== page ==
VIRGINIA TRIOLI: The Foreign Minister Julie Bishop joins us now from Parliament House on that matter though.

Minister, good morning and thanks for making time for us.

JULIE BISHOP: My pleasure.

VIRGINIA TRIOLI: Minister, can you update us on what security changes have been made around Parliament House this morning?

JULIE BISHOP: The Australian Parliament House has had increased security for some time. There's no specific threat against Parliament House here and so we have had increased security arrangements for some time. But in relation to the incident in Canada, obviously security arrangements there will be increased substantially as a result of this dreadful incident that has occurred.

It really is grim news from Ottawa and quite shocking. I did have the opportunity to make contact with Canadian Foreign Minister John Baird who was inside Parliament House in Ottawa, and was only about 50 feet away from the gunman who made his way into their Parliament House. So it's very grim news indeed from Ottawa today.

VIRGINIA TRIOLI: Do you know the status of our High Commission in Ottawa at the moment? I understand it's actually quite close by to the War Memorial where the first shooting incident took place?

JULIE BISHOP: Indeed our High Commission is only two blocks from Parliament Hill. You can see the Parliament House from the High Commission. I have spoken to our High Commissioner, Louise Hand, earlier this morning and she confirmed that all Australian Embassy staff were fine. They had been in lockdown because our High Commission is within the cordoned-off area around the Parliament House. So all our embassy staff have been inside for the entire day, but just a short while ago, they were told by the authorities that they could leave on foot to go home but public transport had been redirected away from the area.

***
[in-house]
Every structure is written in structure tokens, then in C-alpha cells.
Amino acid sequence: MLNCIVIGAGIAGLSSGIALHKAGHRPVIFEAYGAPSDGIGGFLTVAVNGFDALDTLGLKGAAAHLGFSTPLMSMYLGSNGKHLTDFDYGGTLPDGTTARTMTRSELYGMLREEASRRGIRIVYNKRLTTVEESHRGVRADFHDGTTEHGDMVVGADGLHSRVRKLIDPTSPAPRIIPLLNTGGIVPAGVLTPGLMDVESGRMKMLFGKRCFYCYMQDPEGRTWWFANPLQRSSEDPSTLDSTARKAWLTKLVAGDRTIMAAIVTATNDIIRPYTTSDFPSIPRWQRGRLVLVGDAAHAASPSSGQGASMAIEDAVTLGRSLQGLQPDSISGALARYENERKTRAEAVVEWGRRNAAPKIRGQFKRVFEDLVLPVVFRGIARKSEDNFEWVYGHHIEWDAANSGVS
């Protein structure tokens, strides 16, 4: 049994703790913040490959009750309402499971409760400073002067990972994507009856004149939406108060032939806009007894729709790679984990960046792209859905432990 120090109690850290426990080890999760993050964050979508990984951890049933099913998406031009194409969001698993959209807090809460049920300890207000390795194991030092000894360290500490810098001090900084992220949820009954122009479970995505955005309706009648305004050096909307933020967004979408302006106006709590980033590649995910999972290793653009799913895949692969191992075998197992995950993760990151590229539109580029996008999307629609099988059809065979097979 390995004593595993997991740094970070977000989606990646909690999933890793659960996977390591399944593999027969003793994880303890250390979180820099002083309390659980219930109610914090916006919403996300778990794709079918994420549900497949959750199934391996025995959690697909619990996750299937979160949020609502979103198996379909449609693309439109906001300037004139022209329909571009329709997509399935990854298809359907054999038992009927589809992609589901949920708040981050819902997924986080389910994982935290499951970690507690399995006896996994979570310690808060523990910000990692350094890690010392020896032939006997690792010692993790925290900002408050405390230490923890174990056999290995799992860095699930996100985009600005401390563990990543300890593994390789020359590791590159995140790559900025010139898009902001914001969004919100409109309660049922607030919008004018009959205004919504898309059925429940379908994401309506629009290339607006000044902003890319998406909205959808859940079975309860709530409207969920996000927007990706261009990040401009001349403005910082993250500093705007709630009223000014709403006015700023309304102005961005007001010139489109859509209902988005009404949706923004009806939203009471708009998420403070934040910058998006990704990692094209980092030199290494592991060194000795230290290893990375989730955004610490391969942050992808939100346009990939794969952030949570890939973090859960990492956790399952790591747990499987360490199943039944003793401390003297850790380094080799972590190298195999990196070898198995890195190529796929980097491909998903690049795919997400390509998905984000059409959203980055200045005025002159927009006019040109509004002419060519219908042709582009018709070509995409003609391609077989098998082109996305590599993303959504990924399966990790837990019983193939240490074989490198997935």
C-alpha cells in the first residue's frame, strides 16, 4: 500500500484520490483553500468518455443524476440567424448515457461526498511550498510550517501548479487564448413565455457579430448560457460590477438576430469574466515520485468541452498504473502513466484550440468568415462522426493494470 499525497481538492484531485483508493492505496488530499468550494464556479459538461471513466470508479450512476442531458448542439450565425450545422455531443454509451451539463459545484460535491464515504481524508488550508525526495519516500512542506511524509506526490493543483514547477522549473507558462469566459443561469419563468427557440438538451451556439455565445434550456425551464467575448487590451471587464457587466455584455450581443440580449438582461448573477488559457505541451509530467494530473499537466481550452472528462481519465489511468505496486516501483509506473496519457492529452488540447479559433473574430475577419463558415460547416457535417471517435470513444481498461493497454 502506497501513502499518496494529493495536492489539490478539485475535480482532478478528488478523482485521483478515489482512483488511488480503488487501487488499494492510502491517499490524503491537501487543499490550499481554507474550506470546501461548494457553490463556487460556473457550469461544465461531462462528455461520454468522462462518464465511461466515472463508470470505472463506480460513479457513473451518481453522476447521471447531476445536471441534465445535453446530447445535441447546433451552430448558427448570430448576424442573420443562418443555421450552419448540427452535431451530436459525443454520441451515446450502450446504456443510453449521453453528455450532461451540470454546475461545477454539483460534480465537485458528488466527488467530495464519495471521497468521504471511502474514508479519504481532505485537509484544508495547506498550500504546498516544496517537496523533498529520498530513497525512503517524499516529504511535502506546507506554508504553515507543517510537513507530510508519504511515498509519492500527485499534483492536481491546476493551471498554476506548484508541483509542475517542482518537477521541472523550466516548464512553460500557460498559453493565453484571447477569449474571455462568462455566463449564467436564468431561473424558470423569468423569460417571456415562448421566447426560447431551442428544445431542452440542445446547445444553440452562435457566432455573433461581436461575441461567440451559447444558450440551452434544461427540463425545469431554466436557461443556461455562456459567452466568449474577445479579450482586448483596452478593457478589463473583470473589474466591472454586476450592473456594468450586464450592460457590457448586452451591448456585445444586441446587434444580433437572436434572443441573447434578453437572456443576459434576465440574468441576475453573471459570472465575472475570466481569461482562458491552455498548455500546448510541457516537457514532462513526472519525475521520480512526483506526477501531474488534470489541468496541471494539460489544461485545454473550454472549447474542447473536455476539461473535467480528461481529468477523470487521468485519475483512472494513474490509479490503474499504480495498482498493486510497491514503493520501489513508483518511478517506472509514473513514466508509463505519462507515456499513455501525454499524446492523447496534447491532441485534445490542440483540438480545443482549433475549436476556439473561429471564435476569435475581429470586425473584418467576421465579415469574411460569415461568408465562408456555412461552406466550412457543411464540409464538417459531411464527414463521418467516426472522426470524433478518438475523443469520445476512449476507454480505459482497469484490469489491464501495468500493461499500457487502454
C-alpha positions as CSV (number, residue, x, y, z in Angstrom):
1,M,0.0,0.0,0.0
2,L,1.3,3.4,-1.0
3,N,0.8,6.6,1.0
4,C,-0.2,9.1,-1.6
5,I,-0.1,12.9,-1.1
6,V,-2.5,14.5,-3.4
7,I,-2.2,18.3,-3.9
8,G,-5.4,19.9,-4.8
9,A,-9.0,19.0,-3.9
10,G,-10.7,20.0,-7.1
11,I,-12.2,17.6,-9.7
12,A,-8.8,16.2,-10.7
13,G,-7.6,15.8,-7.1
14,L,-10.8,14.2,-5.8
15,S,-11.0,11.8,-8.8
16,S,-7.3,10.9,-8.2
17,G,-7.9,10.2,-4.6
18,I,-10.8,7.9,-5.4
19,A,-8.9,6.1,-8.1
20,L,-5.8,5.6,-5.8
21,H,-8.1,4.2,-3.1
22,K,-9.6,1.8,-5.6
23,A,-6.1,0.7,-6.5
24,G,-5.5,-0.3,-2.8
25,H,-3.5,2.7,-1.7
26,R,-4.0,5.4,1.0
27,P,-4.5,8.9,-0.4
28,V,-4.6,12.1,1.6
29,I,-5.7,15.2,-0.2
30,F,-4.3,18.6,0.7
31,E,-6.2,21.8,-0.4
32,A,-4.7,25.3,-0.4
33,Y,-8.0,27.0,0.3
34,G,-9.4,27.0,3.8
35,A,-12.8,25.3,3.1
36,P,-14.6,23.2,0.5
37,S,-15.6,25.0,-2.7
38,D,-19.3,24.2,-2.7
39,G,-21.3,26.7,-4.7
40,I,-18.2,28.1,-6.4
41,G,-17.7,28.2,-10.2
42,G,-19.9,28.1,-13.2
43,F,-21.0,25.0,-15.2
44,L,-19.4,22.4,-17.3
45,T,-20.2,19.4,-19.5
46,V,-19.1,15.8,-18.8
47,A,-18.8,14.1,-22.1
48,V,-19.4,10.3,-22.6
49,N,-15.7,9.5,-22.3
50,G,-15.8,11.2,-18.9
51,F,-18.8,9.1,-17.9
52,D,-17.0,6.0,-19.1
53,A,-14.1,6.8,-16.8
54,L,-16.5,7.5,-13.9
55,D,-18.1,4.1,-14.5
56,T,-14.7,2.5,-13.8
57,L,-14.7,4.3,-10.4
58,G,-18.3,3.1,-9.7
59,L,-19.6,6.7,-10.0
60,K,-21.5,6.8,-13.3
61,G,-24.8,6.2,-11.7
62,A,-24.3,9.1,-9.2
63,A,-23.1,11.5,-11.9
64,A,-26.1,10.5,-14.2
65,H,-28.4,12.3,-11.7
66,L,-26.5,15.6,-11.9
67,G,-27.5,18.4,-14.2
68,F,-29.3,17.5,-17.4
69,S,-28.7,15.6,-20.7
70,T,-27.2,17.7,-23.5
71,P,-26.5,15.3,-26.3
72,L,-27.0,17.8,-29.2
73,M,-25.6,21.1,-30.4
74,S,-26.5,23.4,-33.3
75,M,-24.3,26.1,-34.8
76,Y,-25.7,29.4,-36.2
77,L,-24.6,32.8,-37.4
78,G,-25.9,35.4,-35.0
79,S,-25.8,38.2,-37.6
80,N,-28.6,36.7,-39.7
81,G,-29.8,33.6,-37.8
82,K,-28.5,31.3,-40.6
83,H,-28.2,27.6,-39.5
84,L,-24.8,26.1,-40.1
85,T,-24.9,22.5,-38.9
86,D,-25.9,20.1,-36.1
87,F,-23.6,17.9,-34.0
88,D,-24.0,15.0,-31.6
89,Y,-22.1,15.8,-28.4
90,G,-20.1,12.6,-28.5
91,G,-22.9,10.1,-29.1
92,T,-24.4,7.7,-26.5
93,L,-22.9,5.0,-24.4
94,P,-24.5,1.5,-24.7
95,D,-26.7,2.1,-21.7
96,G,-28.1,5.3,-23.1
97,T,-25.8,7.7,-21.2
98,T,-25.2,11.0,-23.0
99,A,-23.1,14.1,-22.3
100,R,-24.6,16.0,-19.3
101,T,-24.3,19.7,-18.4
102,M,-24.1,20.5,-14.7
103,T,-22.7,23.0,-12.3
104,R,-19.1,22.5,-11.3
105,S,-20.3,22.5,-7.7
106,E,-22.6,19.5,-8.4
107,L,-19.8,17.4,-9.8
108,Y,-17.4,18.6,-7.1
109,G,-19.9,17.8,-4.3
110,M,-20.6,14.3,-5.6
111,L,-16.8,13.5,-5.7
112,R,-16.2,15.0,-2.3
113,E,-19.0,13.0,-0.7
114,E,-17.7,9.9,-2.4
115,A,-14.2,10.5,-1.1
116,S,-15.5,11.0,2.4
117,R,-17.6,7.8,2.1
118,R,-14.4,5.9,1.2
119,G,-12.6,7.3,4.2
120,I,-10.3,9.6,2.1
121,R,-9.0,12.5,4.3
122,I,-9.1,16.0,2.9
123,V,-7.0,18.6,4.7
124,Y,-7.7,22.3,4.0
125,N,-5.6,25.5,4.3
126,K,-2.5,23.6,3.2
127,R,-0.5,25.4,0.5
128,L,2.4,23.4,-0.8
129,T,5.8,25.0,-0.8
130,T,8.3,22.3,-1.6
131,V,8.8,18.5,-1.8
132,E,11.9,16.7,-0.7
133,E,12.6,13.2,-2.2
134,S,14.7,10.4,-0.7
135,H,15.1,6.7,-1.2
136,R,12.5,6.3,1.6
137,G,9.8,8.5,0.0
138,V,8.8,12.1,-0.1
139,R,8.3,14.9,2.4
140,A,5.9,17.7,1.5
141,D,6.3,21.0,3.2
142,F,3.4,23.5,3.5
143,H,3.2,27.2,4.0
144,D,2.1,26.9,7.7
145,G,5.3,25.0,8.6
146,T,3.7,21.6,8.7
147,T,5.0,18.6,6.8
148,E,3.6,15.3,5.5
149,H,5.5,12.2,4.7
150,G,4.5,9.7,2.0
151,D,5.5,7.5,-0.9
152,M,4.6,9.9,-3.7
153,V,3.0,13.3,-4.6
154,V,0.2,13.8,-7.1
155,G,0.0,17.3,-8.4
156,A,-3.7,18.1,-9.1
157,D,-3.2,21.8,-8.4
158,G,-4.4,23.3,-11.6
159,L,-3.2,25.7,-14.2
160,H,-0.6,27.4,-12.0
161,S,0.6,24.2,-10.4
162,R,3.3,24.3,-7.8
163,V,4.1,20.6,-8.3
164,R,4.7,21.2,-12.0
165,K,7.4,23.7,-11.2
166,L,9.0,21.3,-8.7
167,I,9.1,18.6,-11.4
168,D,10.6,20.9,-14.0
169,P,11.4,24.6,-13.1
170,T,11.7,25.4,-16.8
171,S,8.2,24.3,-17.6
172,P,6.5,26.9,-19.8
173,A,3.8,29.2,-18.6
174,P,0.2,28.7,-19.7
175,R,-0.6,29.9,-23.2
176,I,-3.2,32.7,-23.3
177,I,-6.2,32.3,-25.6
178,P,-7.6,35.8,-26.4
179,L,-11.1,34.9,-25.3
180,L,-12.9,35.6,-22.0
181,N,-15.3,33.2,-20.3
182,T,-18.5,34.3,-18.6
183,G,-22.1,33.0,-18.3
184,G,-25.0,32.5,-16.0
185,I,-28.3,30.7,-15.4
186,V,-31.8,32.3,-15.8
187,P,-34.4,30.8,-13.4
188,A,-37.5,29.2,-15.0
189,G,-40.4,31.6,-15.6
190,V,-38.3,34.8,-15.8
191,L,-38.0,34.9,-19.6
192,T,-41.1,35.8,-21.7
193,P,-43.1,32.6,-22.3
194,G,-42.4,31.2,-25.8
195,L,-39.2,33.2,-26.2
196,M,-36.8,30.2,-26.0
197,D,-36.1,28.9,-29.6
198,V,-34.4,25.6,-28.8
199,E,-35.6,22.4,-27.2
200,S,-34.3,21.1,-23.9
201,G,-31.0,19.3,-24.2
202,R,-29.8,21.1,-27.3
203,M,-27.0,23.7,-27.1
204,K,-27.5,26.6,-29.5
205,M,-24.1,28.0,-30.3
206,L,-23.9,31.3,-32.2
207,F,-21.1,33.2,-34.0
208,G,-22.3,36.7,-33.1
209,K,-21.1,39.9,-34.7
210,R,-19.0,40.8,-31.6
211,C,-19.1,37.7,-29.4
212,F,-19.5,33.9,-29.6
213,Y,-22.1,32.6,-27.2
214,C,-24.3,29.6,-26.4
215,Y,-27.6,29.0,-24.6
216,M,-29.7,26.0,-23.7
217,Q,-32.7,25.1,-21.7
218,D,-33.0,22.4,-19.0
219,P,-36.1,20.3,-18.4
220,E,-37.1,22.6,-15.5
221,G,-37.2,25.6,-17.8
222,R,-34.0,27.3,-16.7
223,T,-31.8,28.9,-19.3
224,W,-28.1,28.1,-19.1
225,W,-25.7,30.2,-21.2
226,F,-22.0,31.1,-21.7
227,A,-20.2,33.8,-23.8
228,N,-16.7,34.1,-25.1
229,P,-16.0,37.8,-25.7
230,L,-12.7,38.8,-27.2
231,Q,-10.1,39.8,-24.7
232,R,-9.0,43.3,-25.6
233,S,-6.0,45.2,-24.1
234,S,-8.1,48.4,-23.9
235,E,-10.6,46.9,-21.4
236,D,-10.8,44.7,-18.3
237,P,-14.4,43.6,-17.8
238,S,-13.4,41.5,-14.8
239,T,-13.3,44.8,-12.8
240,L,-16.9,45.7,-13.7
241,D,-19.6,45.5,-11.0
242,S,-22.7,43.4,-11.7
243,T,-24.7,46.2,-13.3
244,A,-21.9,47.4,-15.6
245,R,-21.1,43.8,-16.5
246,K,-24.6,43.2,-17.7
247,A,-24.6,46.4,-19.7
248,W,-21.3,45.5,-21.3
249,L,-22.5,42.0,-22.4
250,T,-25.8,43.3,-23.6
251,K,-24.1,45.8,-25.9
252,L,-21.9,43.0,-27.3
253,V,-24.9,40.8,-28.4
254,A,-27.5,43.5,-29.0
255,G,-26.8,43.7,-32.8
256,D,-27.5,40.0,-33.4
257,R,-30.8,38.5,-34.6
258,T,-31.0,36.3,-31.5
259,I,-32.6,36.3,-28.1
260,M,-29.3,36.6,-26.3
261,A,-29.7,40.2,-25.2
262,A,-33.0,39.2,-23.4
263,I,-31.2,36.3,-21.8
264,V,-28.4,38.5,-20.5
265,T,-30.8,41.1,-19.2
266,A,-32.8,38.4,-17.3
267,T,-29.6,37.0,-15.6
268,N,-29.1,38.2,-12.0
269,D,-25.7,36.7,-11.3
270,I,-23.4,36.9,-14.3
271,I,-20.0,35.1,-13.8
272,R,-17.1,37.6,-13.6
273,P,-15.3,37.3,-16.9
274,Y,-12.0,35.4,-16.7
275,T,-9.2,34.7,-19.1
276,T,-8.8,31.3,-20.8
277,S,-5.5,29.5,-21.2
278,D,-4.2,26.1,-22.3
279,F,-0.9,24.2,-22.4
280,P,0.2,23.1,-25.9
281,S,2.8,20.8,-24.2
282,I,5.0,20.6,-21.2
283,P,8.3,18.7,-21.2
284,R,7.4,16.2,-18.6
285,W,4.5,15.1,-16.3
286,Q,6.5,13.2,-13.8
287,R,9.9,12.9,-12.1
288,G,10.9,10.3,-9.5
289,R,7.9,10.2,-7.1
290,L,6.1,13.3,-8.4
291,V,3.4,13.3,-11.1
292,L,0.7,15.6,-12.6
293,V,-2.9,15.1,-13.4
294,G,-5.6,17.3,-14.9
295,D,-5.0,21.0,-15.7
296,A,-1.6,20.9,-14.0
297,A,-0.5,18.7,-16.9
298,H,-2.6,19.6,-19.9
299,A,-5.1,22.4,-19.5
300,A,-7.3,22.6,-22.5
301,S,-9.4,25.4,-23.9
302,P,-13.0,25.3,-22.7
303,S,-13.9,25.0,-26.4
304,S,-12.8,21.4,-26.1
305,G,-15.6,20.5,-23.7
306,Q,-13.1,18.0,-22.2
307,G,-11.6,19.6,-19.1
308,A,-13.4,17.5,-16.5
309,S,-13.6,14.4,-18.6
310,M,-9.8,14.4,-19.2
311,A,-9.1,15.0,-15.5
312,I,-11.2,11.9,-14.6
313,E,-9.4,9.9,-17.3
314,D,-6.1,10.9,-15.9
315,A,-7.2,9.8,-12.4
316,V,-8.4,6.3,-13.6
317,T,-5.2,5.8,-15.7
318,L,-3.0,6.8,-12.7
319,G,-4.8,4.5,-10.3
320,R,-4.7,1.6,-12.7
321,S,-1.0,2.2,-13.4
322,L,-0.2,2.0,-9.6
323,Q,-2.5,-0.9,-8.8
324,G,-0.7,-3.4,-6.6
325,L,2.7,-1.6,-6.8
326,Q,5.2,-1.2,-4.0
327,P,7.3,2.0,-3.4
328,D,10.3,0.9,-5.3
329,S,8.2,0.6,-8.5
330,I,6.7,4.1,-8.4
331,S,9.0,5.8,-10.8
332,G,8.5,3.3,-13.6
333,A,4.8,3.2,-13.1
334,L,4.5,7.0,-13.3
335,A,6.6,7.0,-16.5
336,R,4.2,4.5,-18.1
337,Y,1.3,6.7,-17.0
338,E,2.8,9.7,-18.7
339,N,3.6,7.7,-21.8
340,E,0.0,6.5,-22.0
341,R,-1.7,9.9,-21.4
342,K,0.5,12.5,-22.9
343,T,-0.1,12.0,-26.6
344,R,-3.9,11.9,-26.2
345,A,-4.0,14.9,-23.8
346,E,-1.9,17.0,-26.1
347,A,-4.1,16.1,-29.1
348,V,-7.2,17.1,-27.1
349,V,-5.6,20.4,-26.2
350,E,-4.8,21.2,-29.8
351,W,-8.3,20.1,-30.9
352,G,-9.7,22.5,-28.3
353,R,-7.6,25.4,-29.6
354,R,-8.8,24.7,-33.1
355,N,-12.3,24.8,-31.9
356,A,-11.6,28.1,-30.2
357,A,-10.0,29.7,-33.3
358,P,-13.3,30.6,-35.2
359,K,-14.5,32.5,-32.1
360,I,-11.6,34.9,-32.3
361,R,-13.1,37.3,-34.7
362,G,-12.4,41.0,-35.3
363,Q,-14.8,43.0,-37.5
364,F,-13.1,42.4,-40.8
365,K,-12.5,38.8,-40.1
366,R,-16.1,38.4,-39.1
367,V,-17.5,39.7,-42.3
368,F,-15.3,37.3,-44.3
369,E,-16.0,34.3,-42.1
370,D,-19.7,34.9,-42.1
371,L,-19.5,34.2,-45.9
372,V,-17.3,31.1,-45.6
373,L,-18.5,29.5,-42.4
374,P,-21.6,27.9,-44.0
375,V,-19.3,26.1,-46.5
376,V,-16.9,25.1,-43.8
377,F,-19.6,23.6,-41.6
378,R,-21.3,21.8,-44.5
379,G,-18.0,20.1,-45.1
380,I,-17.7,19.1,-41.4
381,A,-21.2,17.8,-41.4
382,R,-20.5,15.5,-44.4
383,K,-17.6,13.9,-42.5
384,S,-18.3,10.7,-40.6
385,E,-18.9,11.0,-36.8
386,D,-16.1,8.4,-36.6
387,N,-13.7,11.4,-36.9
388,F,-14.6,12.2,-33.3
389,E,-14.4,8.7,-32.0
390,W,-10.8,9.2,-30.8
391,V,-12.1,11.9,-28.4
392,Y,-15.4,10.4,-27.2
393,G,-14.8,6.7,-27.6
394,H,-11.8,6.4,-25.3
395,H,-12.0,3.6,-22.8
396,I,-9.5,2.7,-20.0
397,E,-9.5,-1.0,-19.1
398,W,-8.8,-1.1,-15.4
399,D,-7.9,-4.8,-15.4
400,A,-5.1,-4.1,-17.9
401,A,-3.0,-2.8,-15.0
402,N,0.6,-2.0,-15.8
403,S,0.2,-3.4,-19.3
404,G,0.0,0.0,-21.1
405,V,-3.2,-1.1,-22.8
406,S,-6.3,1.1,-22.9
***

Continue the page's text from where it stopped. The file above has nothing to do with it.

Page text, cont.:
So it is a shocking event and I know that the Canadian people will have been stunned by this and our thoughts and prayers are particularly with the families of the soldier who was shot guarding the Tomb of the Unknown Soldier at their War Memorial.

VIRGINIA TRIOLI: Do you believe it's too early to be speaking about terrorism in relation to this?

JULIE BISHOP: The Canadian Authorities haven't made the connection, but I have to say it does have the hallmarks of a terrorist attack. We don't know the motivations of the gunman who was killed and that occurred in the Hall of Honour within the Parliament House, very close to where the parliamentarians were meeting for their parliamentary party meetings. In fact, Prime Minister Harper was inside Parliament House as well as the Cabinet Ministers.

But it does have the hallmarks. It was an attack on Canadian armed forces at a War Memorial. There was an incident at their Parliament House. For quite some time these murderous, brutal terrorist organisations have been speaking about attacks on those sorts of institutions and in those sorts of countries including Canada, Australia, United States, any country that opposes their ideology, any country that embraces freedom and tolerance. So it's too early to say but I am concerned.

VIRGINIA TRIOLI: And in your mind, do you link it also to that incident that took place just yesterday with another soldier run down?

JULIE BISHOP: This is another disturbing incident, where soldiers again were under attack. I mean Canadians are rightly deeply troubled when their Defence Forces are under attack in their own country, just as Australians would be. And so they are two very troubling incidents. But the Canadian Authorities have not yet made any connection and so it's too early to say whether they are related in any way.

VIRGINIA TRIOLI: Now, it is indeed early days, this has on been going on for a couple of hours and just as we went to air but do you have any sense or any intelligence that Australians have in any way been caught up in this?

JULIE BISHOP: I understand from our High Commissioner that all Australians have been accounted for, that no Australians were caught up specifically. There is a consular number that people can ring if they have any concerns – it’s 1300 555 135. We have also amended our travel advisory for those travelling overseas to inform them of this incident and if they are in Canada to take note of what local authorities are saying. Also, log on to our website to see if there's any update to travel advice.